Hawkins v. Director, Office of Workers' Compensation Programs, 89-2102

CourtUnited States Courts of Appeals. United States Court of Appeals (7th Circuit)
Writing for the CourtBefore WOOD, Jr., and KANNE, Circuit Judges, and PELL, Jr.; HARLINGTON WOOD, Jr.
Citation907 F.2d 697
PartiesRobert HAWKINS, Petitioner-Appellant, v. DIRECTOR, OFFICE OF WORKERS' COMPENSATION PROGRAMS, United States Department of Labor, and Freeman United Coal Mining Company, Respondents-Appellees.
Docket NumberNo. 89-2102,89-2102
Decision Date20 July 1990

Page 697

907 F.2d 697
Robert HAWKINS, Petitioner-Appellant,
States Department of Labor, and Freeman United
Coal Mining Company, Respondents-Appellees.
No. 89-2102.
United States Court of Appeals,
Seventh Circuit.
Argued March 6, 1990.
Decided July 20, 1990.

Page 698

Howard B. Eisenberg, Southern Illinois University, Carbondale, Ill., for Robert Hawkins.

Louis R. Hegeman, Jay D. Stein, Gerald Ratner, Karin T. O'Connell, Gould & Ratner, Chicago, Ill., Robert W. Lewis, Benton, Ill., for Freeman United Coal Mining Co.

Carla Chapman, Linda M. Meekins, Benefits Review Bd., Dept. of Labor, Washington, D.C., for Benefits Review Bd.

Michael J. Denney, Steven D. Breeskin, Robert E. Kirschman, Jr., Dept. of Labor, Office of the Solicitor, Washington, D.C., John H. Secaras, Sol. Gen., Dept. of Labor, Chicago, Ill., for Office of Workers' Compensation Programs.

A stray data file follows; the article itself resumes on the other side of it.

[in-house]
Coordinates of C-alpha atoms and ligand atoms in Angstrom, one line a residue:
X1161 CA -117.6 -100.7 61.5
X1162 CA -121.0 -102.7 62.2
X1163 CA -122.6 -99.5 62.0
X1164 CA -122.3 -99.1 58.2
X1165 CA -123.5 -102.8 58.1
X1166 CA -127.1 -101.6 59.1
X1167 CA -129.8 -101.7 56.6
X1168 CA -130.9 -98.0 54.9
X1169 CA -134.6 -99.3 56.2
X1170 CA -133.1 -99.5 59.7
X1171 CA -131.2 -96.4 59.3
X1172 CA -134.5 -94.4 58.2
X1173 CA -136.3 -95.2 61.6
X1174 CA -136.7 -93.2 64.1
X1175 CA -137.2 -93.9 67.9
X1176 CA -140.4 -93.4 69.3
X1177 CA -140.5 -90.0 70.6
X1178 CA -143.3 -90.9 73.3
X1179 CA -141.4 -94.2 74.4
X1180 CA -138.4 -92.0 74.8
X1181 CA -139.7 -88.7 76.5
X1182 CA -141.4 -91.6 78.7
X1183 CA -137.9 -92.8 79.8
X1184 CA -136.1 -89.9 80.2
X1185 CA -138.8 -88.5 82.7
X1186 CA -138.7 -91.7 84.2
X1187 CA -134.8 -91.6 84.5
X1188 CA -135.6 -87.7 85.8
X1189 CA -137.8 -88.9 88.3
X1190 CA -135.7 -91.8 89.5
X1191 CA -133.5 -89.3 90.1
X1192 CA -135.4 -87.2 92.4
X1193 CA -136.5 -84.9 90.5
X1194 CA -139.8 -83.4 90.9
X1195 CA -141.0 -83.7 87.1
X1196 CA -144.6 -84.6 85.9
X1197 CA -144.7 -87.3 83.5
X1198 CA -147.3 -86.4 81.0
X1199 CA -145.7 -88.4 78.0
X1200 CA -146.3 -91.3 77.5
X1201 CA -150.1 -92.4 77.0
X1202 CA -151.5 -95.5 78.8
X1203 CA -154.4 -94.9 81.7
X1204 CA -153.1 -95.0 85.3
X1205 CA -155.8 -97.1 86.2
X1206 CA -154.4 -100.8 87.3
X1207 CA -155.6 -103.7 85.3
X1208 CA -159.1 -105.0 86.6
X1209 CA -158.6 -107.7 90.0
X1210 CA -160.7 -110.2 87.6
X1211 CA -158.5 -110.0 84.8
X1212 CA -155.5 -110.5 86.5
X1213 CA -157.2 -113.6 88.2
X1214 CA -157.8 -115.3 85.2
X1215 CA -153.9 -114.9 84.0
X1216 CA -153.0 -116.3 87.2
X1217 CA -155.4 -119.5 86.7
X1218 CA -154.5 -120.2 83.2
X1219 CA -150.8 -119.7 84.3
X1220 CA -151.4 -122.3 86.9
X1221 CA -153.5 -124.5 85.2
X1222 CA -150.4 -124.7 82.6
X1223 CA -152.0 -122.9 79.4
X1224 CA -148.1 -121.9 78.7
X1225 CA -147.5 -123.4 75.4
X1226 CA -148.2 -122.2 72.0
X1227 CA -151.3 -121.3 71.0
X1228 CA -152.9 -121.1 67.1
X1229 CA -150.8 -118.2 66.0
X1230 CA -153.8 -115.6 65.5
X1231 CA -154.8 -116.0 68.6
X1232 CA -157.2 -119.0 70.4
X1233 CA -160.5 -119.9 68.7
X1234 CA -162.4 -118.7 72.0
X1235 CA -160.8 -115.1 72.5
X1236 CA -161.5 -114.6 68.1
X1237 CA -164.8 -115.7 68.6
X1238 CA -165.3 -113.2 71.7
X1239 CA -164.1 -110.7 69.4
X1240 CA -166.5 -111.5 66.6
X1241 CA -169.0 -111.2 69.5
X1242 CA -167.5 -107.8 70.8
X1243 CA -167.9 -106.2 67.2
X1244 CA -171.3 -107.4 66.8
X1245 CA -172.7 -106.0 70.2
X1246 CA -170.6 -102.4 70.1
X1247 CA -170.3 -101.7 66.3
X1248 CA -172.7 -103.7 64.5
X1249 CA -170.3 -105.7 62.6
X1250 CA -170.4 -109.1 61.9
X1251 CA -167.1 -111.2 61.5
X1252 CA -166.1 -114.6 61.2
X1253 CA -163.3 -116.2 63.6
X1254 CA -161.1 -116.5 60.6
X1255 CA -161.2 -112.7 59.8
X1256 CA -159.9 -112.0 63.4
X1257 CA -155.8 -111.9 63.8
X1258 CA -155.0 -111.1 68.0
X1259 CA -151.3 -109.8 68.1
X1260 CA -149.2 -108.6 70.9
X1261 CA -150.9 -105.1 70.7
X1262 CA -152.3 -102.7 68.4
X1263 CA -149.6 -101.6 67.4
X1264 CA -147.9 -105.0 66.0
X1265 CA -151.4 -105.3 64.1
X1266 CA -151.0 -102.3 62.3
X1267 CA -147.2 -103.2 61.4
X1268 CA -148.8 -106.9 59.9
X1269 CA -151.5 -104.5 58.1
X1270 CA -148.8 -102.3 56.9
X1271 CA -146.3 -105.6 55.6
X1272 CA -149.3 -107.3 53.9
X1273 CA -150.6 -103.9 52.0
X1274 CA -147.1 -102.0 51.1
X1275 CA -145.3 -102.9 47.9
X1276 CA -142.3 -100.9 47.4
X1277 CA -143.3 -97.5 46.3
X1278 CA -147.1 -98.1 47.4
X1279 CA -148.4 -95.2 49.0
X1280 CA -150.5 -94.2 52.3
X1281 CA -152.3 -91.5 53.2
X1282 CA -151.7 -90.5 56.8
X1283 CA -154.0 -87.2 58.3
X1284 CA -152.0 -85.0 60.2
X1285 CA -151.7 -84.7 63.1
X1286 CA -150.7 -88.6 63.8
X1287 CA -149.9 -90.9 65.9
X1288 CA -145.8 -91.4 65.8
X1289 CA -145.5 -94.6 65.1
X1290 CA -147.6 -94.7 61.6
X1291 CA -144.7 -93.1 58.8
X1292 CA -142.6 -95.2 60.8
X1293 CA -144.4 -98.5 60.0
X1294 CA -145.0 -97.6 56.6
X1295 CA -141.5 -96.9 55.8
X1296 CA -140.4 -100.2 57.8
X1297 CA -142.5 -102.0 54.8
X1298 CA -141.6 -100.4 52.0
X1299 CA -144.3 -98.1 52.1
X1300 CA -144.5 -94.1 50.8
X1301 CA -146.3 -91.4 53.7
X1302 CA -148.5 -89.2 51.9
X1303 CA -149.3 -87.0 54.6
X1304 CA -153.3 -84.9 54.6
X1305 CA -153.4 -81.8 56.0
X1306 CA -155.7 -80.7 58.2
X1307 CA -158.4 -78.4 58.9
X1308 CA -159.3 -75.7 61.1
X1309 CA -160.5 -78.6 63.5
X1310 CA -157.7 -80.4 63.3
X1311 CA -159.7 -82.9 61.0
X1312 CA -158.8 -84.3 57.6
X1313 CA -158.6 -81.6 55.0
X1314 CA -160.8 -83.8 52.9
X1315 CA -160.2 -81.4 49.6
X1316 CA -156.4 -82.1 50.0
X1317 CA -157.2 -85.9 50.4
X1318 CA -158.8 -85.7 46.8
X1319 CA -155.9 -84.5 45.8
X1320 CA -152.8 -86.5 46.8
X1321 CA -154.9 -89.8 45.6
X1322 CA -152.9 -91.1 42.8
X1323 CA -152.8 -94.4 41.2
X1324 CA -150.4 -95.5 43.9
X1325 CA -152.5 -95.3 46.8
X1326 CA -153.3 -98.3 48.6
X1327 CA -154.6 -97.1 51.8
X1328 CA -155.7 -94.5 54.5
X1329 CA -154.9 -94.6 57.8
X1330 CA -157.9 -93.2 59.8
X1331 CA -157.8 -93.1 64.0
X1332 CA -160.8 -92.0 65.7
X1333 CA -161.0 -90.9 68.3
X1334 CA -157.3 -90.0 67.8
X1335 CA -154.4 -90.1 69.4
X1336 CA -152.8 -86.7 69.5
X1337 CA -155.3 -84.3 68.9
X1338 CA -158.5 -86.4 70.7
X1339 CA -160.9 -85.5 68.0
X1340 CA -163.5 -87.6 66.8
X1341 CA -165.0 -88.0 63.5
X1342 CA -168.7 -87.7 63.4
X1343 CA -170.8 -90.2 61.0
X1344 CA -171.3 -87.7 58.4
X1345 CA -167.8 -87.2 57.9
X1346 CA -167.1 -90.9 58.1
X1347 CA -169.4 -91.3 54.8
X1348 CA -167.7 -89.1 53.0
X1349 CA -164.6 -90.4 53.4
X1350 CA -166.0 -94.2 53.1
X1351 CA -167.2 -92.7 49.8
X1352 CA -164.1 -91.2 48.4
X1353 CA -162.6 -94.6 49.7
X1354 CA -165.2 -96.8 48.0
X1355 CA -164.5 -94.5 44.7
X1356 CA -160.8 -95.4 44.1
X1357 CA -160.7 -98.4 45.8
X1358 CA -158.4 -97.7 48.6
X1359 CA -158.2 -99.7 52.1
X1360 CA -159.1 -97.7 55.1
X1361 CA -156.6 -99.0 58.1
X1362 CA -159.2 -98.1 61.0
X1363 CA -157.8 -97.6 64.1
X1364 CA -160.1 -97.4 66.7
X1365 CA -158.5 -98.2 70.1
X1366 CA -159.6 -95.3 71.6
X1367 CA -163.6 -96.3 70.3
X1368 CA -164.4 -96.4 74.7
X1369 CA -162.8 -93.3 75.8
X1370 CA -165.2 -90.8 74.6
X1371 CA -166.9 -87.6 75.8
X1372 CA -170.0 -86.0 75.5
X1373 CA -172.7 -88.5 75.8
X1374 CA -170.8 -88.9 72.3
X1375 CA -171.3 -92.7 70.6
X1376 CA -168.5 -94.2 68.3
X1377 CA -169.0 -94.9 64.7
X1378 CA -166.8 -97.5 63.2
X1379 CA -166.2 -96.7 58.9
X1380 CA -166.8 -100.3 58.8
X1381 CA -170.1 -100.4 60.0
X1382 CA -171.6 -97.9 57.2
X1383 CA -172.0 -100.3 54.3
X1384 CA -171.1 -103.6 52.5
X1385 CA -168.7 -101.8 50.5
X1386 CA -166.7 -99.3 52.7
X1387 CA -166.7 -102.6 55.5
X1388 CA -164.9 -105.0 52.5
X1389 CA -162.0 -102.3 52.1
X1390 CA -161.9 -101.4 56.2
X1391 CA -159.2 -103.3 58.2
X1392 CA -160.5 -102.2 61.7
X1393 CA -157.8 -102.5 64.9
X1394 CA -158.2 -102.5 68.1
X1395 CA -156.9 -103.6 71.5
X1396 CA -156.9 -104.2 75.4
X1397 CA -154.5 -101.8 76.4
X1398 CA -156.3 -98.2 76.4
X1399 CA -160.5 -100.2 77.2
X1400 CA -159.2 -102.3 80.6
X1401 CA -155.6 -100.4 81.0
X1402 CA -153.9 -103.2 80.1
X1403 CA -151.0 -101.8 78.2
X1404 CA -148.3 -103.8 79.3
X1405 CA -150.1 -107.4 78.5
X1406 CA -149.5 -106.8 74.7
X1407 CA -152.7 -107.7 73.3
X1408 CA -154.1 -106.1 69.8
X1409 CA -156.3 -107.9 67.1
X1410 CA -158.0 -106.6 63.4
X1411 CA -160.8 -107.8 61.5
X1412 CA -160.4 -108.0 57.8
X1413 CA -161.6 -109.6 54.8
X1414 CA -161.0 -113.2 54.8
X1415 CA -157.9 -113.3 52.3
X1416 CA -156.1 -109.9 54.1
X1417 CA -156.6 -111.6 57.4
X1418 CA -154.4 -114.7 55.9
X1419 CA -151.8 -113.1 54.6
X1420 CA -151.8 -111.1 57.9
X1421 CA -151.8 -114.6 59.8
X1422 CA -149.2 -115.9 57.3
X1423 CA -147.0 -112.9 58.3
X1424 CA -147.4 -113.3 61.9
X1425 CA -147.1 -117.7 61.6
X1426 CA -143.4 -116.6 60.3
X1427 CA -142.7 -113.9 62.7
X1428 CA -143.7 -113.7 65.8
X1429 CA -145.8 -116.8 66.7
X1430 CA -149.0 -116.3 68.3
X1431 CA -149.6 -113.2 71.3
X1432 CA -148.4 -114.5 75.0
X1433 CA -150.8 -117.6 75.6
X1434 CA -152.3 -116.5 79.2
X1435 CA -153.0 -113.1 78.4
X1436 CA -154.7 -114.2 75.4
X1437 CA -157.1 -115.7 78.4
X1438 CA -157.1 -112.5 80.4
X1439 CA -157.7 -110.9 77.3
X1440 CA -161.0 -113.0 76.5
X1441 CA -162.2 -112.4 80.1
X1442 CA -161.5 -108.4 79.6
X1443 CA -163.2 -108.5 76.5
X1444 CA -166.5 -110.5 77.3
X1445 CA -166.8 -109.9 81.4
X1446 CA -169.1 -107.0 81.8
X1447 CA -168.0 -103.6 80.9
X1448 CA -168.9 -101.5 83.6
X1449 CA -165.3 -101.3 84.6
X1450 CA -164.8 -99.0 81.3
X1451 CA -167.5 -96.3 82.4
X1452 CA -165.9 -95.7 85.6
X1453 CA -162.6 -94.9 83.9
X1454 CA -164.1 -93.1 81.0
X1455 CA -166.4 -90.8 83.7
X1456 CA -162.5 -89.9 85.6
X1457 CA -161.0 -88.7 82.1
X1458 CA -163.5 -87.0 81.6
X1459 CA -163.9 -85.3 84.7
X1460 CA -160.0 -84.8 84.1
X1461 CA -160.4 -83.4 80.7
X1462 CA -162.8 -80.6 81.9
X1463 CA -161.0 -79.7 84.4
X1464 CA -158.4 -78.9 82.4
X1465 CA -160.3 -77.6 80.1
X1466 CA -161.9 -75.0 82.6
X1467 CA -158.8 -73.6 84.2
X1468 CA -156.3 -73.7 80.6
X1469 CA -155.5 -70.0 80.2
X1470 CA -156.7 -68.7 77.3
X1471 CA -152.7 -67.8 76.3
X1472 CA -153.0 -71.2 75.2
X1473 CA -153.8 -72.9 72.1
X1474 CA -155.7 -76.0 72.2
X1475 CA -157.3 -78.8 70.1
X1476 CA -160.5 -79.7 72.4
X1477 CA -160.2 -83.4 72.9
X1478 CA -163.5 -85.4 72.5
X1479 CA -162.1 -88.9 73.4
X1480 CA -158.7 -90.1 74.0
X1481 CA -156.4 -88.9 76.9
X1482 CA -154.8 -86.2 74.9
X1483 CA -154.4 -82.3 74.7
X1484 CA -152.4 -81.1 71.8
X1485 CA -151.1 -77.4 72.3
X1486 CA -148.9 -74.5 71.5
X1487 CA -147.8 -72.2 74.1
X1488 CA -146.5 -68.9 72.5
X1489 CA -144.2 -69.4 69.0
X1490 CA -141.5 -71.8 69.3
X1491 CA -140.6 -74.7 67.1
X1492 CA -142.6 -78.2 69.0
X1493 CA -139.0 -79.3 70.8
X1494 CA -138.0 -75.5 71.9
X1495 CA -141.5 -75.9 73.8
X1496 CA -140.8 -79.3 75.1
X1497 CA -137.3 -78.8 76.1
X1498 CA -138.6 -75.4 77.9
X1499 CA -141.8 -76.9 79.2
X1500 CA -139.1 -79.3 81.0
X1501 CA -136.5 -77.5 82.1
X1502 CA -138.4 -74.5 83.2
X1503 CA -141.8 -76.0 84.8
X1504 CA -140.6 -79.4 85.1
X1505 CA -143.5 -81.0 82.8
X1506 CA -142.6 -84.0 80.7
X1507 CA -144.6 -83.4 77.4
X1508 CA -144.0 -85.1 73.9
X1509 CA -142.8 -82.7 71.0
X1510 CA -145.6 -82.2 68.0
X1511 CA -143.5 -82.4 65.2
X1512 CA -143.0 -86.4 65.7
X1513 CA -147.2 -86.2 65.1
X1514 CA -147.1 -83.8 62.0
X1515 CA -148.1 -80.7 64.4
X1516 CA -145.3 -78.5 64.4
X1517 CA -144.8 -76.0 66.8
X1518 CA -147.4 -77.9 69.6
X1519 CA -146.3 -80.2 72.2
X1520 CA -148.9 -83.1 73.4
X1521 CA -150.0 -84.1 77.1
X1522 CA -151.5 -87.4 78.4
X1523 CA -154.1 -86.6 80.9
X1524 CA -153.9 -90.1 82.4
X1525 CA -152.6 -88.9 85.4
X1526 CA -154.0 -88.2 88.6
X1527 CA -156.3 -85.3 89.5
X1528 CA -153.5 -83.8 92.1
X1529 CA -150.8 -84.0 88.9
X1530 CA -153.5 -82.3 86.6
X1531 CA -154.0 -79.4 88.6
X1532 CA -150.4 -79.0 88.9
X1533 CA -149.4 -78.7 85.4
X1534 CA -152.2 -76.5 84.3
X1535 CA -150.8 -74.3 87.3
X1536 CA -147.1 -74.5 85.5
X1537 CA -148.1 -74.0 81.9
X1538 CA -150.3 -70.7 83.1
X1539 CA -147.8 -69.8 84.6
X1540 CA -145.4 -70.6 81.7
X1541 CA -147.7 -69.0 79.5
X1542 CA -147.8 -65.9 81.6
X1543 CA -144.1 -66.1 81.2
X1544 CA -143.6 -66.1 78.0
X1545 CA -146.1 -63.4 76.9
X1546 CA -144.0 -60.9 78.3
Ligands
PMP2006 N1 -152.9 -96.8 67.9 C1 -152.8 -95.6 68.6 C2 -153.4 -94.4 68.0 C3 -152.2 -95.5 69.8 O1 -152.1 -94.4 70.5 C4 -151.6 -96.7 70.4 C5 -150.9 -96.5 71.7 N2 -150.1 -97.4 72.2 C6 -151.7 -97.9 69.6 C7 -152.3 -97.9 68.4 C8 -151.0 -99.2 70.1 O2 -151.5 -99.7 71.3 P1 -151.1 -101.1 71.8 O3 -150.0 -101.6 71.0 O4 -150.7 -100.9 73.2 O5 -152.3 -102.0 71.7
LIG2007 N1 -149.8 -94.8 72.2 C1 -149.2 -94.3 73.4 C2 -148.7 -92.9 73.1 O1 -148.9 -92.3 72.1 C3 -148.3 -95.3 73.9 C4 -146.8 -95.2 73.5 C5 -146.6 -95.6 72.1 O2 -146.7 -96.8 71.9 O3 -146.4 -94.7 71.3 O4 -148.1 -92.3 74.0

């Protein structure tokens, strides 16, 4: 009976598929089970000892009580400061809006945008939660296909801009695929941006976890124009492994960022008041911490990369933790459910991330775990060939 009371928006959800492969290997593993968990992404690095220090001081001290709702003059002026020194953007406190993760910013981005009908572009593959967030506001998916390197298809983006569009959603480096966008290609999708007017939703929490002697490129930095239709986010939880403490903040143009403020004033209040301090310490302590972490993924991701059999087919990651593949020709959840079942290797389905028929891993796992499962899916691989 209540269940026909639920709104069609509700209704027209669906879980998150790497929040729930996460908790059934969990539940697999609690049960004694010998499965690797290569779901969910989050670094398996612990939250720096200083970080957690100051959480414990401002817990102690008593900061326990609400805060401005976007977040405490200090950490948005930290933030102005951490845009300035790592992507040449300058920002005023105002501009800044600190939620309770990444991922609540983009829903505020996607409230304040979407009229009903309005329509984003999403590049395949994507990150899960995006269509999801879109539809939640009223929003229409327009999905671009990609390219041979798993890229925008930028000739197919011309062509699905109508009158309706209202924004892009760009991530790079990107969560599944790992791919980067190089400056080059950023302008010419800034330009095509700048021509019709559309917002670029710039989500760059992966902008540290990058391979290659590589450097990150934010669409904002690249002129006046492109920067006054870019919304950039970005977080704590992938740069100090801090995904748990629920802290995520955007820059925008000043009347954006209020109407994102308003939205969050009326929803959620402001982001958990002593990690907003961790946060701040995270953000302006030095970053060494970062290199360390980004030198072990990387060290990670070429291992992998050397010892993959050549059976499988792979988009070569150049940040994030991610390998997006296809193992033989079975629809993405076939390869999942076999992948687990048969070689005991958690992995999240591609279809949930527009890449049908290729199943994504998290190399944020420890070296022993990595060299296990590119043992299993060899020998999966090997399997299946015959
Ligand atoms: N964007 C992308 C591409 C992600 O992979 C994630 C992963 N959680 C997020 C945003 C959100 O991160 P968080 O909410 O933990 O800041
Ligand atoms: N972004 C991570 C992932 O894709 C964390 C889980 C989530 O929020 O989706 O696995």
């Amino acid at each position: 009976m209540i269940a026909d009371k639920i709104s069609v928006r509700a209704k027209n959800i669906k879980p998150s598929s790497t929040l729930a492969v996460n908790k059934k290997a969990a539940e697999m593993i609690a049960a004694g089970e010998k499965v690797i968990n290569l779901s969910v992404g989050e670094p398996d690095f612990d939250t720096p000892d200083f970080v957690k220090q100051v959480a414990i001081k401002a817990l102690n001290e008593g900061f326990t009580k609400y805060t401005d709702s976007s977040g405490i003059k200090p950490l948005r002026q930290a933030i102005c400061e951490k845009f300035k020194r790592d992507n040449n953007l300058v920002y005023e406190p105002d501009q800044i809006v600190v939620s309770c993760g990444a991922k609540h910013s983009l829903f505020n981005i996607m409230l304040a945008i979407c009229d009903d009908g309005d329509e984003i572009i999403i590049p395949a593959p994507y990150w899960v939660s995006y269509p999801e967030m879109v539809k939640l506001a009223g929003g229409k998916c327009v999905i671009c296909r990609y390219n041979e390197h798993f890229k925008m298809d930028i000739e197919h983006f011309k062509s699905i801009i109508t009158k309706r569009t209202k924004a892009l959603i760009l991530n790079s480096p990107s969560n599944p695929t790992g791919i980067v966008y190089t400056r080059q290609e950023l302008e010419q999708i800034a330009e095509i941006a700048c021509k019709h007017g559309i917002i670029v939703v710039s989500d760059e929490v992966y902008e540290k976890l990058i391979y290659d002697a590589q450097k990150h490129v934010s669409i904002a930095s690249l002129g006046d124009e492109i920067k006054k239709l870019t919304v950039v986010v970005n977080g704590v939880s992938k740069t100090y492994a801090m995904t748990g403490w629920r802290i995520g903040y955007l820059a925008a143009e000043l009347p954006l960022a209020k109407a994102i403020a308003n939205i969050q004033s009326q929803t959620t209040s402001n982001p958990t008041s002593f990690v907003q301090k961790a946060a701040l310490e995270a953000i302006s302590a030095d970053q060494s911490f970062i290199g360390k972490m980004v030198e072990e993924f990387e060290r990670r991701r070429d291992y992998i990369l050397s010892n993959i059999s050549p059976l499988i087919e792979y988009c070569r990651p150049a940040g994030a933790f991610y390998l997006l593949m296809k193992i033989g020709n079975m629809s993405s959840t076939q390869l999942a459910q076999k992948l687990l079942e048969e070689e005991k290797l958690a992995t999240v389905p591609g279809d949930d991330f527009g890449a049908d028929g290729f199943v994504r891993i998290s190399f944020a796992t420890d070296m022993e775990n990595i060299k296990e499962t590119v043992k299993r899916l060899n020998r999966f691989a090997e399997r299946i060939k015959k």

Before WOOD, Jr., and KANNE, Circuit Judges, and PELL, Jr., Senior Circuit Judge.

HARLINGTON WOOD, Jr., Circuit Judge.

Former mine worker Robert Hawkins, a thirty-five year, pack-a-day cigarette smoker, has pneumoconiosis and arteriosclerotic heart disease. He is totally disabled. We must decide whether the ALJ, in denying Hawkins benefits under the Black Lung Benefits Act, 30 U.S.C. Secs. 901-945 (1982), imposed on him the appropriate burden of proof on the issue whether his total disability was caused by his pneumoconiosis.

Page 699

I. Case History

On March 4, 1987, Hawkins received a hearing on his application for disability benefits under the black lung program. Administrative Law Judge Robert L. Cox denied Hawkins' claim in a written decision issued May 7, 1987. The ALJ framed the issues as follows: (1) was the claim timely filed? (2) did the miner suffer from pneumoconiosis? (3) did the miner's pneumoconiosis arise out of coal mine employment? ("employment causation"); (4) was the miner totally disabled? and (5) was the miner's disability due to pneumoconiosis? ("disability causation" 1). The parties eventually agreed that the claim was timely, and this issue is not raised on appeal.